During the 2008/09 Global Financial Crisis, the US Federal Reserve responded with a combination of ultra-low interest rates and quantitative easing, the latter of which involved purchasing securities from the market, typically in the form of newly issued US Treasury debt instruments.
This has the effect of further lowering interest rates by increasing the supply of money. Lower interest rates improve the income statements of households and businesses that already have debt and makes it easier for those who wish to accumulate additional debt.
Clearly the preference is for debt to fund the acquisition of long-term productive assets, but even debt that funds current consumption behaviour adds to the economy, albeit only in the short-term.
For providers of capital – remember that debt taken on by one market participant must be provided by another - lower interest rates reduce their economic returns, which has typically been offset by risk-seeking behaviour, either in the form of increased duration, increased equity exposure or increased exposure to non-home market assets with emerging markets being a prime beneficiary.
Everything comes at a cost, including quantitative easing. Characteristically, quantitative easing occurs in the very near, almost immediate term, resulting in an expanded money supply chasing an essentially fixed supply of goods and services which is inflationary.
Even over time, as goods and services expand toward this new upper bound of money supply, quantitative easing can be inflationary if other countries’ central banks don’t respond with a similar monetary policy. A greater supply of one country’s money, particularly if other markets central banks don’t adopt the same strategy, implies that the value of that newly expanded currency must fall on a relative basis, which is itself inflationary.
Quantitative easing can, theoretically, go on forever but the limit is reached when the currency being eased has fallen to zero. At some point, therefore, quantitative easing must be withdrawn, and preferably in an orderly fashion. The market term for this is tapering.
Given the extraordinary extent to which quantitative easing has been deployed in response to Covid - currently at a rate of $120 billion a month - and the extent of the markets’, and global economies’ almost slavish reliance on it, an orderly withdrawal has come to include beginning with communicating the intention to withdraw, followed by a reduction in the rate of easing, in turn followed by the withdrawal of the quantitative easing programme itself and, ultimately, arriving at a point at which previously purchased assets are allowed to mature and are not recycled back in the system.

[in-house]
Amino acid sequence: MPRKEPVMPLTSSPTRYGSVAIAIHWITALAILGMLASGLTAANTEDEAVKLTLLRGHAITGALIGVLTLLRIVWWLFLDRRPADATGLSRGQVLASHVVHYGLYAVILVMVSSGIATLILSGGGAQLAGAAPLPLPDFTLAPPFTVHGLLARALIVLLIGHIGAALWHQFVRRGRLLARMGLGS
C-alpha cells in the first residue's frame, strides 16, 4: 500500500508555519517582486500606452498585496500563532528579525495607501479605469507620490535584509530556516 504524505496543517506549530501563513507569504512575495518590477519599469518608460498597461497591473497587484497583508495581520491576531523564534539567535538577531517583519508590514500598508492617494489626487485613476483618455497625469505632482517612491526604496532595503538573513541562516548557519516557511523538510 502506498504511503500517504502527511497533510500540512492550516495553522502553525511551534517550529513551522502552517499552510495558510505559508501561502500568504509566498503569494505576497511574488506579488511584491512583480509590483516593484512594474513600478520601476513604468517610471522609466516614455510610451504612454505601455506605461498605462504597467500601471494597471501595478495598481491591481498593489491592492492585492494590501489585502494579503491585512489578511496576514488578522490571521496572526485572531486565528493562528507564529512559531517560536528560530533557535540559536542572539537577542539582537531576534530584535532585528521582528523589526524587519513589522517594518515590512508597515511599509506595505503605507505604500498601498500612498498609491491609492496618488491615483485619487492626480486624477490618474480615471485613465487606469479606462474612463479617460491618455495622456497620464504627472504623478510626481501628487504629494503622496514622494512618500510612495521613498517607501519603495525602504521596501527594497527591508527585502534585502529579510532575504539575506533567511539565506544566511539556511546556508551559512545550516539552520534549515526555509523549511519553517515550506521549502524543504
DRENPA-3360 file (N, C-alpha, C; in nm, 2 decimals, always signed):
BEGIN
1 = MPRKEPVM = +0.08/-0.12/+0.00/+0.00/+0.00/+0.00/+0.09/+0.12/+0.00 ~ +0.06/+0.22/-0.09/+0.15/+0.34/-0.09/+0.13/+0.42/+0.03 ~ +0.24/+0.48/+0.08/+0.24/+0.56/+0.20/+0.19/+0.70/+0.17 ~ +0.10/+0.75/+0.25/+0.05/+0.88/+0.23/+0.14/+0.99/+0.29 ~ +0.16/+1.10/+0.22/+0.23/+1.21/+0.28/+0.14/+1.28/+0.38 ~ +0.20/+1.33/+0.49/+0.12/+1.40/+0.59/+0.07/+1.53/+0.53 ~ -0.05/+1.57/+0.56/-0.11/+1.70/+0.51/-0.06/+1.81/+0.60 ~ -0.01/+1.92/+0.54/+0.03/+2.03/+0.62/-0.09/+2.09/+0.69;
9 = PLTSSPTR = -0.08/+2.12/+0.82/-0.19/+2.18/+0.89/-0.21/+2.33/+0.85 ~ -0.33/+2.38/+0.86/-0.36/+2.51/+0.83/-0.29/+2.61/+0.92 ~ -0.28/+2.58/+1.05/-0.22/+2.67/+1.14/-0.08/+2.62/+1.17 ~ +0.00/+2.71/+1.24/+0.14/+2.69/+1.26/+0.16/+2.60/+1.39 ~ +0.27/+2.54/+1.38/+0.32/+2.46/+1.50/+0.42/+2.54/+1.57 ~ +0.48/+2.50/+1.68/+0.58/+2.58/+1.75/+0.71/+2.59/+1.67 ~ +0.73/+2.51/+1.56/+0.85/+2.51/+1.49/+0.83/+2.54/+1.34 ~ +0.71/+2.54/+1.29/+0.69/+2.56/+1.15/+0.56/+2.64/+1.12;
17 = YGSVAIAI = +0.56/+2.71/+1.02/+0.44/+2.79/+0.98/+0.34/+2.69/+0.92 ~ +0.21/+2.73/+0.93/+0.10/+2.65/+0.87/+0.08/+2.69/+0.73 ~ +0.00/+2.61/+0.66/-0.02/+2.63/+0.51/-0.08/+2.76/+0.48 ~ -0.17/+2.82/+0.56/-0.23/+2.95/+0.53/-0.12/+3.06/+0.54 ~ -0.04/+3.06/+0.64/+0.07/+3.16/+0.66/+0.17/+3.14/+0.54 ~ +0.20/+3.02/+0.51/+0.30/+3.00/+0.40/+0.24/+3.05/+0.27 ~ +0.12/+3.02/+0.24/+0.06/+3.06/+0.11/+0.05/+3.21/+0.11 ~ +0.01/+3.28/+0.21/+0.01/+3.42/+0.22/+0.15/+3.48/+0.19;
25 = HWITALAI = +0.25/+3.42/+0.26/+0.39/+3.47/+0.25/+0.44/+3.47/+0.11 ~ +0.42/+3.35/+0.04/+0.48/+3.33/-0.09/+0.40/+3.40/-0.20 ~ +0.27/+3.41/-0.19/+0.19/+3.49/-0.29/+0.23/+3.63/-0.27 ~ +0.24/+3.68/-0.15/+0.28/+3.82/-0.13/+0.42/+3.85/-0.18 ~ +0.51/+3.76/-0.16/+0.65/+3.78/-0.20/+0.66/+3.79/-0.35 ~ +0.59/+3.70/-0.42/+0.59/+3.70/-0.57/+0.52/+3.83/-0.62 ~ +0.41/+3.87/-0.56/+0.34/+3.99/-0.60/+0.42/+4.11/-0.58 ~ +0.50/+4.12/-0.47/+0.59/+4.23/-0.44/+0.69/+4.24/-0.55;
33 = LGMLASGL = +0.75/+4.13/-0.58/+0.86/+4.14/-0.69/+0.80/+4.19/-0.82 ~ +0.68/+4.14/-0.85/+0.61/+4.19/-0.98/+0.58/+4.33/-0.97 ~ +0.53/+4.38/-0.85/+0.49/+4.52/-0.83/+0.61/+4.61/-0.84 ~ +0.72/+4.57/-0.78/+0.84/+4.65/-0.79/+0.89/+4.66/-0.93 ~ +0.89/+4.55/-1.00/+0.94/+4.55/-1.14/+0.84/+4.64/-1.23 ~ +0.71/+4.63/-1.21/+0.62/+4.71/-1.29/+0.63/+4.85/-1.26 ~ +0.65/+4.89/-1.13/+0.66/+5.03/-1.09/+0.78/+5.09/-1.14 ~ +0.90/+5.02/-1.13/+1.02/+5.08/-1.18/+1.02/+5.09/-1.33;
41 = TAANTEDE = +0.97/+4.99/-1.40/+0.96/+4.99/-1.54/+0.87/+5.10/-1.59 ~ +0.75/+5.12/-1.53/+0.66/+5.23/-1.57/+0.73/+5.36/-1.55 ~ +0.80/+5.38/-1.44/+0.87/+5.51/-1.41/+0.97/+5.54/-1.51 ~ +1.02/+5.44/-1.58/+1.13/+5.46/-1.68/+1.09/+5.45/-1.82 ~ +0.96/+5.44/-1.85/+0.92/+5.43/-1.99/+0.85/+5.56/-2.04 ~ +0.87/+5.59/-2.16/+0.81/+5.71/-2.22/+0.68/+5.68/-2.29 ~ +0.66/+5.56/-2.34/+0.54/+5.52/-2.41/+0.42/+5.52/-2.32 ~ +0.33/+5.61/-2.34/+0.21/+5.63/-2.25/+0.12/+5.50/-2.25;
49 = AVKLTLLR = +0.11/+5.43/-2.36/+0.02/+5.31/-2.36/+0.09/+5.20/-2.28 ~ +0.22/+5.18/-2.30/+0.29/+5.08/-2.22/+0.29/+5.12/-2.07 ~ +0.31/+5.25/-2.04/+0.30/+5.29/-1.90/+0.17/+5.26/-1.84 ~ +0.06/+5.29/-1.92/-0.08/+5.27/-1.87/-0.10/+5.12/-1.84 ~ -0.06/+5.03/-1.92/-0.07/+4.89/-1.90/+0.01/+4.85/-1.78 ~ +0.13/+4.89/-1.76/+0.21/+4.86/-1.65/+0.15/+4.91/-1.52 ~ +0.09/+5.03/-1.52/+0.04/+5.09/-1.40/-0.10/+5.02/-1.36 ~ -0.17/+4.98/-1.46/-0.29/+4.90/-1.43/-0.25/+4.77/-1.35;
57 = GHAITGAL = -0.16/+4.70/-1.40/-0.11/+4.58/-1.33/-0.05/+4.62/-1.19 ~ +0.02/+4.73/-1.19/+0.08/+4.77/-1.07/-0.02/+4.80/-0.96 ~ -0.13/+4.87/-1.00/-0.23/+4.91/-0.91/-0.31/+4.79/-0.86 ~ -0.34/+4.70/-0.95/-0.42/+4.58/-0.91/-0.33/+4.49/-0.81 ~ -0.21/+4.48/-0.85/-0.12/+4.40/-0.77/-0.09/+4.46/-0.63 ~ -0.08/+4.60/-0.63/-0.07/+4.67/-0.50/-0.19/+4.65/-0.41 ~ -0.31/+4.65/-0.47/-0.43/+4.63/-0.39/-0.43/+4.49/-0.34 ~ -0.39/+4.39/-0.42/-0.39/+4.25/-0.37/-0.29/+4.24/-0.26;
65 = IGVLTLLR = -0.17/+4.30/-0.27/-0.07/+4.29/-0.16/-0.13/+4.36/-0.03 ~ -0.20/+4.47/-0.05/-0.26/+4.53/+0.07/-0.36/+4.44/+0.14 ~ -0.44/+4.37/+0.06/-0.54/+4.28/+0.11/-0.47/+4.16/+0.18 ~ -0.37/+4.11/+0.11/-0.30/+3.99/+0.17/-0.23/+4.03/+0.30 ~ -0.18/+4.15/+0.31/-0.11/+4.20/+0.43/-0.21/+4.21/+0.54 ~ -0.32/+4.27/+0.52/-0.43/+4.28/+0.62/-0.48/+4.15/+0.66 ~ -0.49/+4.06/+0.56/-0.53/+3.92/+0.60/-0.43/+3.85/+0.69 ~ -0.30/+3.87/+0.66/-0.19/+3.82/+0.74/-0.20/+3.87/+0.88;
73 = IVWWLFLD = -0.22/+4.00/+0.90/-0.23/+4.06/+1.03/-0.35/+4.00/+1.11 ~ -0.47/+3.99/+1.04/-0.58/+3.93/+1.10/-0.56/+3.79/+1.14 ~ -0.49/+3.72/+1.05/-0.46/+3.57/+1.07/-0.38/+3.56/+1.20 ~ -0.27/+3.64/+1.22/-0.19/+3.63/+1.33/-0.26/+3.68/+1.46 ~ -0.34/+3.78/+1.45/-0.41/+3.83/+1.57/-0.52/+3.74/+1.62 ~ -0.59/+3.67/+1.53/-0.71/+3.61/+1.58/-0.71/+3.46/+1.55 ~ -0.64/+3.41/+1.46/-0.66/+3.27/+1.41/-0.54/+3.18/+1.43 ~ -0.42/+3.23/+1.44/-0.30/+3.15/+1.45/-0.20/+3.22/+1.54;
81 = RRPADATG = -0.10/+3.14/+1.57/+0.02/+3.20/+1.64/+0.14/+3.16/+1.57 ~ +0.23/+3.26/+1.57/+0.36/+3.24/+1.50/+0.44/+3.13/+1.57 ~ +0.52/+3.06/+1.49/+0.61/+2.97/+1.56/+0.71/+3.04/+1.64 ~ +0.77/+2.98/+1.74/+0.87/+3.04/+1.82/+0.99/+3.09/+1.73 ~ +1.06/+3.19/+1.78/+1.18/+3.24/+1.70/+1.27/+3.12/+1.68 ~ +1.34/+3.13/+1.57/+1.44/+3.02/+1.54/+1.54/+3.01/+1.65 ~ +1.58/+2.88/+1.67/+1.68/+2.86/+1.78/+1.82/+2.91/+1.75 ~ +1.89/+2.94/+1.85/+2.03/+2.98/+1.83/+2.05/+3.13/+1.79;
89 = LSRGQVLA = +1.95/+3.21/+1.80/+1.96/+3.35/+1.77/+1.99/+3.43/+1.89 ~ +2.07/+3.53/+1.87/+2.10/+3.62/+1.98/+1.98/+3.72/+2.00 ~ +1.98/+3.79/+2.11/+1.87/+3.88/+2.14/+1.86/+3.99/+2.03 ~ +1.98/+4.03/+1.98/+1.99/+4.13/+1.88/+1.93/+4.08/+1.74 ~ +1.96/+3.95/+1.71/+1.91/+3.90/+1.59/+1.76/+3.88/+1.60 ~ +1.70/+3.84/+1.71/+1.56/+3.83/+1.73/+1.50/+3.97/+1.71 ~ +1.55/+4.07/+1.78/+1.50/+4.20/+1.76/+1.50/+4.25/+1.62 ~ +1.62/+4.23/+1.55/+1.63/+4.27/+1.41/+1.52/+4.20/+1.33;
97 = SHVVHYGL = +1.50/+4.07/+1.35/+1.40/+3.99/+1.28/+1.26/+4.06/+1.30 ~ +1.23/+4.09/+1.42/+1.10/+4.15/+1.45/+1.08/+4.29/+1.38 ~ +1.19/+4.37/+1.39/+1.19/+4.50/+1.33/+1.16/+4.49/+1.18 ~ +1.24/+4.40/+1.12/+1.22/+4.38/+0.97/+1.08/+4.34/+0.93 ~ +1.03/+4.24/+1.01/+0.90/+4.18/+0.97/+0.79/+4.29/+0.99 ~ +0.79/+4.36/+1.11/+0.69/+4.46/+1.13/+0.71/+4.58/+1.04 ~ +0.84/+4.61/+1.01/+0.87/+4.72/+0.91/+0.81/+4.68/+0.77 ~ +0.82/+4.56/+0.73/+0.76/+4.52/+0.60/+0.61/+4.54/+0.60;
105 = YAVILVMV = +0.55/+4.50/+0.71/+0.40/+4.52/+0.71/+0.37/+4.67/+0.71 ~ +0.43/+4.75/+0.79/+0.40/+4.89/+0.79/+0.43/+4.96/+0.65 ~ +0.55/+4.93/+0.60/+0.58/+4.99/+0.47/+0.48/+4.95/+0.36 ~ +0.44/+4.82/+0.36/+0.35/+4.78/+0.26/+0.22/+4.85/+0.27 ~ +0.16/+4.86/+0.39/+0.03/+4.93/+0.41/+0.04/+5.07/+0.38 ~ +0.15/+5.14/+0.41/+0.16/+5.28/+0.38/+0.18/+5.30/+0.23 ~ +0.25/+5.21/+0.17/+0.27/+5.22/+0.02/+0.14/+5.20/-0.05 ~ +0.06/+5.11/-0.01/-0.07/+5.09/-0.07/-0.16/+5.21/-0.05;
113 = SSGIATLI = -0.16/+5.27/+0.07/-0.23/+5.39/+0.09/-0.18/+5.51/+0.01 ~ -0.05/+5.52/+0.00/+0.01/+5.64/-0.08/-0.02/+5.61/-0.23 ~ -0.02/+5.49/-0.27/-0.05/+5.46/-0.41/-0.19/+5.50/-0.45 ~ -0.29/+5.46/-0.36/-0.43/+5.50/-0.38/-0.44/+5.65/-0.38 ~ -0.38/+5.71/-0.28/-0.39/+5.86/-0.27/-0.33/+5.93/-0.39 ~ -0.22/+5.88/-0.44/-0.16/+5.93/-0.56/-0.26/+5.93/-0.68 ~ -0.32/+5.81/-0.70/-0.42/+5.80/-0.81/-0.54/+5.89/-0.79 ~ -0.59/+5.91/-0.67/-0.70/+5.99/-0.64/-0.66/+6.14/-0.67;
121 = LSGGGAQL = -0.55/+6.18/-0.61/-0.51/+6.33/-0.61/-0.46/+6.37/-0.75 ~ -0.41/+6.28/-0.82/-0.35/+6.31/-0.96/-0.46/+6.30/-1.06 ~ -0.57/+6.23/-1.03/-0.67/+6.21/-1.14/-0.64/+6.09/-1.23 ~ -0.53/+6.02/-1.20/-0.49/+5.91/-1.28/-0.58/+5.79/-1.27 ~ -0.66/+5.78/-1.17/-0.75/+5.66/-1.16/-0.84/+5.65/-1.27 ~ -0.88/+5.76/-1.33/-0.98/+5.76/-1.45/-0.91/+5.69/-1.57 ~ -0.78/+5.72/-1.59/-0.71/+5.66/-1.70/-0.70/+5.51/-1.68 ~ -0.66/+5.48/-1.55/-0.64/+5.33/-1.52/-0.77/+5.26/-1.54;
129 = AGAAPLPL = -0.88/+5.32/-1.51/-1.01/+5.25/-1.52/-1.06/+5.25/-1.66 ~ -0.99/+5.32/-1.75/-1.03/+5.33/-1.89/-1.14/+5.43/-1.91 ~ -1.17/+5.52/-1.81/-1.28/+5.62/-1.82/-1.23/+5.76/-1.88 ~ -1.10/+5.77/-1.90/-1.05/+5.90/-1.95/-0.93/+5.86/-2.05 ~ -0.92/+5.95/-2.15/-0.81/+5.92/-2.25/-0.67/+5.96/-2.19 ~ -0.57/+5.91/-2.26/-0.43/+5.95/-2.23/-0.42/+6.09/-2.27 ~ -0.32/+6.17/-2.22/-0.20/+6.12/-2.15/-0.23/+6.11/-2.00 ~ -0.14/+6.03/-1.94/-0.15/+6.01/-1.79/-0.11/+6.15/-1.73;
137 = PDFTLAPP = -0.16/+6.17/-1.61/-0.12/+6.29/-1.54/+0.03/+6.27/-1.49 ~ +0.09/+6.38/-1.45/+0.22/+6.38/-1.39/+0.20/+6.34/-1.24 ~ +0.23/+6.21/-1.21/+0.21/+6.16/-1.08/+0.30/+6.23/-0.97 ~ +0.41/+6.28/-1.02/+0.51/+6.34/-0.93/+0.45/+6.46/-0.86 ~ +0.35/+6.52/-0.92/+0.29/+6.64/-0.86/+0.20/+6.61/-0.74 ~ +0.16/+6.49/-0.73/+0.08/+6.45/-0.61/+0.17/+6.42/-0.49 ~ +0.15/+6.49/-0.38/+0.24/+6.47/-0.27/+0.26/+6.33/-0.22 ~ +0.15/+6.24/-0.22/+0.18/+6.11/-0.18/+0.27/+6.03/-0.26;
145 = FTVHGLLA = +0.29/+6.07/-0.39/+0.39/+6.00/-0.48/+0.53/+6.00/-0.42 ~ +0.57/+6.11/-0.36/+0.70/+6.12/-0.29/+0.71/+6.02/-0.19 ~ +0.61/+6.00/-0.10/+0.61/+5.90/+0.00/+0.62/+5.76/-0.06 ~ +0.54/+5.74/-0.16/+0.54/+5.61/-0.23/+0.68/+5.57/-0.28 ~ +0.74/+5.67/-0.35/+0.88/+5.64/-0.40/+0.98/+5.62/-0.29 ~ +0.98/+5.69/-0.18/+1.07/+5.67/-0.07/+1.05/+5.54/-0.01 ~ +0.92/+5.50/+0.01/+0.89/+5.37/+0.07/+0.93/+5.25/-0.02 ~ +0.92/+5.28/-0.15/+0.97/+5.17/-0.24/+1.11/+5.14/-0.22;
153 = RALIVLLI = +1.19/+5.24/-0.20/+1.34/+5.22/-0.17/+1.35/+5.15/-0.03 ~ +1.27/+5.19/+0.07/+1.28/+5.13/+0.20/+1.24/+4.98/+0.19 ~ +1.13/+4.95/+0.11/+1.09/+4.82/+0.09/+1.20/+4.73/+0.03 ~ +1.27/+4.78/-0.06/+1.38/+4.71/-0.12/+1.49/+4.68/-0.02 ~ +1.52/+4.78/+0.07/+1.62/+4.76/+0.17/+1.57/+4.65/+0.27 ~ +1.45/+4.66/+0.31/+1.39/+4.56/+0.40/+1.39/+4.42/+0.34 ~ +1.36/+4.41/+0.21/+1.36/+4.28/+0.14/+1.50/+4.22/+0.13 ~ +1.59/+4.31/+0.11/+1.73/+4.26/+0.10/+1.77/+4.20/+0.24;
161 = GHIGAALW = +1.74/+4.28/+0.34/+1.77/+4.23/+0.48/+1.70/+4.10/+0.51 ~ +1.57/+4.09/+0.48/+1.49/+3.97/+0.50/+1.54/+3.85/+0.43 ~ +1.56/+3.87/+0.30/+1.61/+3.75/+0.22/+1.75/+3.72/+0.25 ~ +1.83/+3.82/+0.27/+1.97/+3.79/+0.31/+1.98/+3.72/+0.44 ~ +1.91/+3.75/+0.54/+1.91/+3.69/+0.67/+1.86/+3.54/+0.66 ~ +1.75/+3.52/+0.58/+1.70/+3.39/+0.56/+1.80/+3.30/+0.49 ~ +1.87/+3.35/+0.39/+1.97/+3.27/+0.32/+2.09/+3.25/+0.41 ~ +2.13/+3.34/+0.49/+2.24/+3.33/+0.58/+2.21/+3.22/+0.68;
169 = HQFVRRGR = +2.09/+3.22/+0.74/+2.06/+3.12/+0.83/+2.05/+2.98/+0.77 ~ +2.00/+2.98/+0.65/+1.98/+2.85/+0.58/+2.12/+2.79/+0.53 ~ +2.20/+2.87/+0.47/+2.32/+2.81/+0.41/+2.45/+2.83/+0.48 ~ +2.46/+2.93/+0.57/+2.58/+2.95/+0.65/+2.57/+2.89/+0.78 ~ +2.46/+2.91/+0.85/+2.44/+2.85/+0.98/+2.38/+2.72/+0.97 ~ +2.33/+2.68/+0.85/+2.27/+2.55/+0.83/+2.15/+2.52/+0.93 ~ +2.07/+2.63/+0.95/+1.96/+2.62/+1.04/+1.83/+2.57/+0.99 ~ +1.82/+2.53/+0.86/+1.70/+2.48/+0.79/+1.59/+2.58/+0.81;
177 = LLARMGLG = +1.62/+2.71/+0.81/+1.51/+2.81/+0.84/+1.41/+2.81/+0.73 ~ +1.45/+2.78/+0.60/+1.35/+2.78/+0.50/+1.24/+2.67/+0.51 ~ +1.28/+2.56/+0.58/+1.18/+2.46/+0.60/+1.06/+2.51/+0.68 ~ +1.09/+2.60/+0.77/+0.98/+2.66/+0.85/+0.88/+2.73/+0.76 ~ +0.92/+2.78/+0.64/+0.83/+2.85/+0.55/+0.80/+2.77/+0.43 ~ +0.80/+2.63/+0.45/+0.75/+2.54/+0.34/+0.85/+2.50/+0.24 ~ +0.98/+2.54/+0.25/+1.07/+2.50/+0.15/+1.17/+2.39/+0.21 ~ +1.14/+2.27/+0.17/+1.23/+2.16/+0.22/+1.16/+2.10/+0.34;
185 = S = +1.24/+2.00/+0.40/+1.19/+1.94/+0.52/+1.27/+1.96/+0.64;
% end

The amount of quantitative easing in the system subsequently gradually falls. The first time this was attempted, by Ben Bernanke, the erstwhile Federal Reserve Governor, in 2013, markets were perhaps not quite ready to receive the message and a disorderly response ensued. Hence the Taper Tantrum.
To avoid a repeat of 2013’s Taper Tantrum, this time round the US Federal Reserve has gone to extraordinary lengths to reassure markets of their tapering intentions. Minutes of the Fed’s Open Market Policy Committee meetings have been carefully, even artfully, drafted to ensure that the message is being clearly transmitted, even if these are only distributed a month after the meeting itself. Tapering in the US begins in November with very moderate interest rate increases to follow in 2022. These increases will gradually be stepped up in 2023.
If investors display risk-seeking behaviour in times of compressed interest rates, they must naturally become risk-averse in times of rising interest rates.
In 2013, South Africa was led by a very different president, 10-year interest rates were somewhere between 6.5% and 7.5% and the country was running trade deficits.
This time around, although there have been challenges to his presidency, most notably in the form of Covid and the slow pace of governance reform, South Africa arguably has a far better president in Cyril Ramaphosa.
Added to this, 10-year interest rates are at a more attractive 9.5% and the country is running trade surpluses, even if these are temporal due to the commodity markets tailwinds and even if the country’s economy is smaller than it was two years ago with its resultant negative effect on unemployment.
A well-telegraphed withdrawal of quantitative easing should therefore be more easily borne by South Africa relative to some, particularly non-commodity related emerging market peers.
The risks to this outlook include unexpected non-transitory inflation forcing the US Federal Reserve into an accelerated taper and that quantitative easing has become a worldwide developed market central bank phenomenon, withdrawal of which is not guaranteed to be a contemporaneous, co-ordinated or harmonious exercise.
As the high levels of global liquidity begin to reduce and emerging markets become vulnerable to capital outflows, the question is whether this time South Africa can turn the US tapering into an opportunity or whether it will suffer the consequences of a potential taper tantrum?
This article, "The quantitative easing Pandemic " was written exclusively for Finweek Magazine. It was published in the Finweek edition on page 26. You can access the original print coverage in English here.